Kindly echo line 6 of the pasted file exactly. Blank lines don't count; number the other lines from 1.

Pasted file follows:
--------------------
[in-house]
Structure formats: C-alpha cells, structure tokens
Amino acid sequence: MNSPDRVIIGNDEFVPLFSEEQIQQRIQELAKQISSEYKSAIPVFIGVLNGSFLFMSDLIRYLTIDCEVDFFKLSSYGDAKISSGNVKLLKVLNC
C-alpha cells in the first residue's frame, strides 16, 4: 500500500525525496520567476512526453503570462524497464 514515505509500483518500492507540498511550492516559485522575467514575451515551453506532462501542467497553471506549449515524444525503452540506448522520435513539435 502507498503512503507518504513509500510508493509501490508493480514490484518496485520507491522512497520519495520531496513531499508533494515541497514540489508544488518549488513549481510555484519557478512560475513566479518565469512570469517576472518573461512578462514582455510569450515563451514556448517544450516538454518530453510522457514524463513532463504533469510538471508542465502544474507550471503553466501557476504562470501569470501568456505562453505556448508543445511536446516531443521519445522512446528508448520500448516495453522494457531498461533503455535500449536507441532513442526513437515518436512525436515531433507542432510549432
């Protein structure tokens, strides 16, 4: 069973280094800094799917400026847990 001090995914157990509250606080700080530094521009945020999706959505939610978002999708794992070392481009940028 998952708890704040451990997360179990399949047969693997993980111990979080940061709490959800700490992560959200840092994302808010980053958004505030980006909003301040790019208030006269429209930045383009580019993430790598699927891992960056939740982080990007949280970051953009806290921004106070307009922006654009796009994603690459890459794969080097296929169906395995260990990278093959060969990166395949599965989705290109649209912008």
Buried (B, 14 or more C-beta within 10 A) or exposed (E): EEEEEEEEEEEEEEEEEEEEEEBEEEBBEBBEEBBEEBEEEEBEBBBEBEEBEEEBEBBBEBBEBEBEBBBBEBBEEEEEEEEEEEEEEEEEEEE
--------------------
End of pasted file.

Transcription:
Buried (B, 14 or more C-beta within 10 A) or exposed (E): EEEEEEEEEEEEEEEEEEEEEEBEEEBBEBBEEBBEEBEEEEBEBBBEBEEBEEEBEBBBEBBEBEBEBBBBEBBEEEEEEEEEEEEEEEEEEEE